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US slams laws of anti conversion
Published on 21 Sep. 2008 12:42 AM IST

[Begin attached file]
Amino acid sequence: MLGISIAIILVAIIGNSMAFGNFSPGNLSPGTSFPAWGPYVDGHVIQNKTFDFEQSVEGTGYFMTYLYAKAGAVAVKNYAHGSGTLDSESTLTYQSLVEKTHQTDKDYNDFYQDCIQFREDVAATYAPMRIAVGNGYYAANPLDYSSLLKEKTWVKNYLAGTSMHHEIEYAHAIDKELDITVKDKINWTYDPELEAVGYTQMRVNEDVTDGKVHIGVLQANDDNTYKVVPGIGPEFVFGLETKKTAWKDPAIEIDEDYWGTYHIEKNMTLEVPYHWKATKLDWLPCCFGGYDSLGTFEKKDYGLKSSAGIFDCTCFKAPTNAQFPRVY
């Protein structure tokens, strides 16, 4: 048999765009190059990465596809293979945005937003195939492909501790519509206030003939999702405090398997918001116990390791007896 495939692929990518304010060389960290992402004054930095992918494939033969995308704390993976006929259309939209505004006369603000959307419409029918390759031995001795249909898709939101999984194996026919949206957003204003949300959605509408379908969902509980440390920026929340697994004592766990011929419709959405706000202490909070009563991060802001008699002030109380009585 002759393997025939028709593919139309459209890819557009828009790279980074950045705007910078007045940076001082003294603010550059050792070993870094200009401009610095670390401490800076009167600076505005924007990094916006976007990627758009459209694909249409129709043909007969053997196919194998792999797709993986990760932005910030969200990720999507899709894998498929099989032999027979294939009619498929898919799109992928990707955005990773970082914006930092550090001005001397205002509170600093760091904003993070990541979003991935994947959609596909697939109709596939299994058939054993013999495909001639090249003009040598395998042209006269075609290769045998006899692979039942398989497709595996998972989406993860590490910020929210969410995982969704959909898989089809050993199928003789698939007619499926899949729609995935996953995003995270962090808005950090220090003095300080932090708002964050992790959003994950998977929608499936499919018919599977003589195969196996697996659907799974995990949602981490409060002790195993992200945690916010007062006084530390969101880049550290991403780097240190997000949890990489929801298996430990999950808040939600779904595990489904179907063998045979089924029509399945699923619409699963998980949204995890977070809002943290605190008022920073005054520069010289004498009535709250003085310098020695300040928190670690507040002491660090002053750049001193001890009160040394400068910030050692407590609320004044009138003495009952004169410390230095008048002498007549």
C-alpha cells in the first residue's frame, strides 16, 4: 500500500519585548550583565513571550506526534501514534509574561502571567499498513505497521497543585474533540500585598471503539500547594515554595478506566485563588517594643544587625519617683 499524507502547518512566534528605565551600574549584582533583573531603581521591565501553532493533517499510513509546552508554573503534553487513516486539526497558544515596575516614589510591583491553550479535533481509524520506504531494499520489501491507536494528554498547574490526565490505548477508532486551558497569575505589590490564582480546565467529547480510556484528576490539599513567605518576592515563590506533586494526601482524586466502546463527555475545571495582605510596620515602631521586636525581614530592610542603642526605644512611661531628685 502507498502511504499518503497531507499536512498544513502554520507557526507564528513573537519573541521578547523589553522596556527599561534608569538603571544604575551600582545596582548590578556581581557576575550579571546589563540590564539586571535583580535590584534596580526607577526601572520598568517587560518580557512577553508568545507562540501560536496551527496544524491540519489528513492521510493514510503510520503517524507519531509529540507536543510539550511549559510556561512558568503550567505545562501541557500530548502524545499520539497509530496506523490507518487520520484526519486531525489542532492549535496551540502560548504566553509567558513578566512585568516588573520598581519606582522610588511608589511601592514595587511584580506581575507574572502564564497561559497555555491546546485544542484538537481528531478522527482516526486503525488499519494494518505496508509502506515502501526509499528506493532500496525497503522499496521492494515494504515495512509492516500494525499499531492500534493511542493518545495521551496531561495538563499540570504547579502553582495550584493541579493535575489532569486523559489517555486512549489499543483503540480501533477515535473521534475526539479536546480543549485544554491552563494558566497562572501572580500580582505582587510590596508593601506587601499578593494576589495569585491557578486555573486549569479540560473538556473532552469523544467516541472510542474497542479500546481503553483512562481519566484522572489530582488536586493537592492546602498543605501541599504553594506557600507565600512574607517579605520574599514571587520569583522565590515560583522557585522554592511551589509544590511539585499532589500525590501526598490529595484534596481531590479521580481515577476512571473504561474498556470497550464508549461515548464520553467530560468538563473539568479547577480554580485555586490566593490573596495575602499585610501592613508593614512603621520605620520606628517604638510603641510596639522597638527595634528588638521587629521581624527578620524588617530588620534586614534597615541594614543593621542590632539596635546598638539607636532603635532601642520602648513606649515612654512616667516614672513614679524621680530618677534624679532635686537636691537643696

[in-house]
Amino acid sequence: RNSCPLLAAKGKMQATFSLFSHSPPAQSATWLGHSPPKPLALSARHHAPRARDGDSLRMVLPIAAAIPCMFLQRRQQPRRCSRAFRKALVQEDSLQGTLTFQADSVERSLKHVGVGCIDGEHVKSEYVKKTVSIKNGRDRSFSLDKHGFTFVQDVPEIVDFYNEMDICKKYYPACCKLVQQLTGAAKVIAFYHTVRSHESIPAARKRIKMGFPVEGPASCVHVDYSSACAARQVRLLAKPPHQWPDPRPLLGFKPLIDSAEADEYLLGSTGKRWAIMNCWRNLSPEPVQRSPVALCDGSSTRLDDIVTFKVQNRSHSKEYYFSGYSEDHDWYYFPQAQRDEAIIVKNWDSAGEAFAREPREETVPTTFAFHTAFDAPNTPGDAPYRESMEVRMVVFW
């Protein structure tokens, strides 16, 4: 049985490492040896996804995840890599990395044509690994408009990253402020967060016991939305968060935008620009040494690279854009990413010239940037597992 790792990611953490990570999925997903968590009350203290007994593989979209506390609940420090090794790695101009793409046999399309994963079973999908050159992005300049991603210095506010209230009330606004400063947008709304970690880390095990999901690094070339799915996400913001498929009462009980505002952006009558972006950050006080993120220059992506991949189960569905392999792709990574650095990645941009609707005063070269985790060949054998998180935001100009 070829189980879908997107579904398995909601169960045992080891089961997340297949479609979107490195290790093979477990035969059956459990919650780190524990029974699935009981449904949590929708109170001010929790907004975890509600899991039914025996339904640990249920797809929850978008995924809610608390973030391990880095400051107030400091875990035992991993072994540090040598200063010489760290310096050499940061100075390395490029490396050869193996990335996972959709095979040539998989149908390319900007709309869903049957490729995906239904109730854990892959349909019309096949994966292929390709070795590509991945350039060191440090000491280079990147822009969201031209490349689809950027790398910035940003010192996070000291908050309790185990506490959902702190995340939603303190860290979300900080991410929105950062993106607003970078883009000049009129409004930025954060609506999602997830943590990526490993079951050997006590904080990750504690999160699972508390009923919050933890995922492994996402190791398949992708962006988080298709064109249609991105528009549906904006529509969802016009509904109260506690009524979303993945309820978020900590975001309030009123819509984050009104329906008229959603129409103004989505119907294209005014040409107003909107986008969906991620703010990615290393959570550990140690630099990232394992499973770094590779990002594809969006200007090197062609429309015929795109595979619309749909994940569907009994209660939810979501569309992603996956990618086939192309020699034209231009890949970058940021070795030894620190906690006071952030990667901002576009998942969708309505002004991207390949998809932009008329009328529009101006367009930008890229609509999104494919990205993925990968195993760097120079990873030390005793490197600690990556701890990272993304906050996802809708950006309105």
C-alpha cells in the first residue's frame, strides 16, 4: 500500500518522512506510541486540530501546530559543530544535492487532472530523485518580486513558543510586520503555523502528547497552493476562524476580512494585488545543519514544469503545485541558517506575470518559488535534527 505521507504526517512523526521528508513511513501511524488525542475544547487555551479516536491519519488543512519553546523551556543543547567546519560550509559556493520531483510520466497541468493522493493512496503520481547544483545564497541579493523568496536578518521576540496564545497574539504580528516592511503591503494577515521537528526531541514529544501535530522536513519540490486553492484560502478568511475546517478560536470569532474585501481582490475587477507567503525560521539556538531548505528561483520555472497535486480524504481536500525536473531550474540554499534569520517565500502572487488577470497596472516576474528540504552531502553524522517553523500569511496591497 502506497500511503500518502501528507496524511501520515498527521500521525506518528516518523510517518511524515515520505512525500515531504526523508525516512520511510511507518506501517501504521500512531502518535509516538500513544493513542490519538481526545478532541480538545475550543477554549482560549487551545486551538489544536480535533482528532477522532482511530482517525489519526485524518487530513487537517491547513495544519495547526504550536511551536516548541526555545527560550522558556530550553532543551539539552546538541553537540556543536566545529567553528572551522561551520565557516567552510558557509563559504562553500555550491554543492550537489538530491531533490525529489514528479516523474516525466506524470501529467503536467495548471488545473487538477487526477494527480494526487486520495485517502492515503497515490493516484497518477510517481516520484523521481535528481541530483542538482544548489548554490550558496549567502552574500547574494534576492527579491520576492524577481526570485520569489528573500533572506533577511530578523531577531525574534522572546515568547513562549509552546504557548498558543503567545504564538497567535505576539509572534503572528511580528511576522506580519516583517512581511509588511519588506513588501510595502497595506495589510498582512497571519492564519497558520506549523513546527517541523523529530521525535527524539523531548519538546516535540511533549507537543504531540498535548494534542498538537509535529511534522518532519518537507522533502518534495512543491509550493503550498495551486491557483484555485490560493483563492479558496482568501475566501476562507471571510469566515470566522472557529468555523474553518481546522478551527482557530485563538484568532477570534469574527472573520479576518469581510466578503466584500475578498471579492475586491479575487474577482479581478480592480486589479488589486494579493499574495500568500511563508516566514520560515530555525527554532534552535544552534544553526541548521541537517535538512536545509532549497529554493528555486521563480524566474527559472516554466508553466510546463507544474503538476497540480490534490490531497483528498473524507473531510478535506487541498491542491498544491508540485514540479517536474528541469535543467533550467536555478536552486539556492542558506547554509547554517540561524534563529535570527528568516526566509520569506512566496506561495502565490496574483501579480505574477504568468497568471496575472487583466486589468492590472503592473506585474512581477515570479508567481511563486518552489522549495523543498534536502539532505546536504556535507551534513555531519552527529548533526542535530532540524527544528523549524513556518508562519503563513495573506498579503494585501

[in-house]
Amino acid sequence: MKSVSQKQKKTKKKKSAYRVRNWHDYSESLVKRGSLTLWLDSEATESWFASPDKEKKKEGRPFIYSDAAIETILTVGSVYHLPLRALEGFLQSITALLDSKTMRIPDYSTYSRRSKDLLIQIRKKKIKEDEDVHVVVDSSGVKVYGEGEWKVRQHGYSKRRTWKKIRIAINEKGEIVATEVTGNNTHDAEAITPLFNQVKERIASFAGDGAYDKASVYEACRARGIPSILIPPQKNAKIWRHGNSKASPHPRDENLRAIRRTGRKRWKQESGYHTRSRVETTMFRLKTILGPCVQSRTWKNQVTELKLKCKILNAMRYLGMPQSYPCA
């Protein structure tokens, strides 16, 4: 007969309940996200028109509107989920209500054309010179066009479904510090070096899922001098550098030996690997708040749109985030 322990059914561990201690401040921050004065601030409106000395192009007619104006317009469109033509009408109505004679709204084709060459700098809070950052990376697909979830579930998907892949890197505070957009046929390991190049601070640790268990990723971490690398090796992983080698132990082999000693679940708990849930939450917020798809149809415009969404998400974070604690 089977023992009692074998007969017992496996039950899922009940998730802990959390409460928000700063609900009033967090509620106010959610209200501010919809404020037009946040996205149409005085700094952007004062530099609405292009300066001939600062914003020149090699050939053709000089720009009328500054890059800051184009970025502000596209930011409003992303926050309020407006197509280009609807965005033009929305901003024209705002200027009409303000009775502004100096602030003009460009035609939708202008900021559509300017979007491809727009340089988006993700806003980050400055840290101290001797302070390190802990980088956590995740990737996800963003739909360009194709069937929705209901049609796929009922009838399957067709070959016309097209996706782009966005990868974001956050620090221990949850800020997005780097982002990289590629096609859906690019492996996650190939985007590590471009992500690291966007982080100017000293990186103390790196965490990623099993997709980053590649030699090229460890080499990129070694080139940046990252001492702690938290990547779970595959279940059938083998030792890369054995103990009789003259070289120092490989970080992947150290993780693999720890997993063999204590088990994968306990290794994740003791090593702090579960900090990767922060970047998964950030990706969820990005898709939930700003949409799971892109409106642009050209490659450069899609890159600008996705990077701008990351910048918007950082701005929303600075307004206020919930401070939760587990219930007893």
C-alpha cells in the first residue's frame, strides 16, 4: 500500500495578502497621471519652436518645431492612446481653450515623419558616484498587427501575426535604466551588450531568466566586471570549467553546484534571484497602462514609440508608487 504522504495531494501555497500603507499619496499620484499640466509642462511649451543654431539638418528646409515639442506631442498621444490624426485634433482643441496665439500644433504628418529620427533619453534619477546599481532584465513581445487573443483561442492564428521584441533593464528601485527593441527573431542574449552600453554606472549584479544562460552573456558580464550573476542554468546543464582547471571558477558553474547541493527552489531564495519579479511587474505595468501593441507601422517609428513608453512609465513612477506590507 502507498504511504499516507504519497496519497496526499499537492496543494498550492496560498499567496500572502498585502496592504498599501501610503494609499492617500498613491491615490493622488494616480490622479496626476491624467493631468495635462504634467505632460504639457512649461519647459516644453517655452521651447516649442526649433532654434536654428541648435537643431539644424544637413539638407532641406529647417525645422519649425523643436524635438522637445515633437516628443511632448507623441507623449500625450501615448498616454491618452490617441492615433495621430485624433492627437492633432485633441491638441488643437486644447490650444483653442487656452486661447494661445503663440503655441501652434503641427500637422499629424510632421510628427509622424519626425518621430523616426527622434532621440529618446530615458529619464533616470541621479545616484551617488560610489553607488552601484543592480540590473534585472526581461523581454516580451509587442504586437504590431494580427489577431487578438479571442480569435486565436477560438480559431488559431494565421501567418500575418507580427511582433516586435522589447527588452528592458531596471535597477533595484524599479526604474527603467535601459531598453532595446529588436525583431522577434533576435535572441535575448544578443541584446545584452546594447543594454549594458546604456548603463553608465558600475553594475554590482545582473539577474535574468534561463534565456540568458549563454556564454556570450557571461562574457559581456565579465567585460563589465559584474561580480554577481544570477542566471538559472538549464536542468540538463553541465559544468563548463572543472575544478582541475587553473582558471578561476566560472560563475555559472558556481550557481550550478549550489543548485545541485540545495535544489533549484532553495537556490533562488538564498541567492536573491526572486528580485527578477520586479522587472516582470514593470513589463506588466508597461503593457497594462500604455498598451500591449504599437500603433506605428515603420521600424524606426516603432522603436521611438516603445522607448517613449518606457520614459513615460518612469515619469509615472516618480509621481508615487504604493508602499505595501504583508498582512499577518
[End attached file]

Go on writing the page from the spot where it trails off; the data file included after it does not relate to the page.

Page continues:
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The US has criticised the Gujarat and Rajasthan state governments for enacting or amending “anti-conversion” laws while acknowledging that the central government generally respected freedom of religion. “The (Indian) constitution provides for freedom of religion, and the national government generally respected this right in practice,” noted the US State Department in its Annual Report on International Religious Freedom “However, some state and local governments, including those of Gujarat and Rajasthan, enacted or amended “anti-conversion” laws,” said the congressionally mandated report covering the period July 1, 2007 to June 30, 2008. “Nations must not only make peace with their neighbours, they must make peace with themselves, and that means respecting diversity, and protecting it in law,” said US Secretary of State Condoleezza Rice releasing the report Friday. The report designated eight countries - Burma, China, North Korea, Iran, Sudan, Eritrea, Saudi Arabia and Uzbekistan - as “Countries of Particular Concern” (CPCs) that have “engaged in or tolerated particularly severe violations of religious freedom” during the reporting period. As “promotion of religious freedom for all is central to American identity and a core objective of US foreign policy,” the report said it primarily focused on documenting the actions of governments that repress religious expression, persecuted believers, and tolerate violence against religious minorities. “Limits on proselytisation and the ability to choose one’s faith remained a concern,” the report said accusing some countries such as Malaysia, Greece and Israel of continuing to enforce laws that curb peaceful proselytising activities. “Other countries either passed or introduced anti-conversion laws. Six of 28 states in India have passed anti-conversion laws; the sixth did so during the reporting period,” it said. In the case of India, the report acknowledged that the vast majority of citizens of every religious group lived in peaceful coexistence. “However, there were reports of organized societal attacks against minority religious groups. State police and enforcement agencies often did not act swiftly enough to effectively counter societal attacks,” it said. “In Orissa, which is governed by a coalition government that includes the Bharatiya Janata Party (BJP) and Biju Janata Dal (BJD), Hindu extremists attacked Christian villagers and churches in the Kandhamal district over the Christmas holidays,” the report alleged. Extremists damaged approximately 100 churches and Christian institutions and destroyed 700 Christian homes which led villagers to flee to nearby forests. The violence affected 22 Christian-owned businesses, it said. Numerous cases were in the courts, including cases in connection with the 2002 Gujarat violence, the 1984 anti-Sikh riots, and attacks against Christians. Some extremists continued to view ineffective investigation and prosecution of attacks as a signal that they could commit such violence with impunity, the State Department report suggested. Some nongovernmental organizations (NGOs) reported that communal violence against religious minorities was part of a larger Hindu nationalist agenda and corresponded with ongoing state electoral politics, the report said. There were terrorist attacks at or near places of worship during the reporting period, including a coordinated series of bombings in market and temple areas in Jaipur, Rajasthan in May 2008 and an explosion at the main mosque in Hyderabad in May 2007. These attacks reflect a soft target focus and appear designed to foment communal violence, the State Department suggested.

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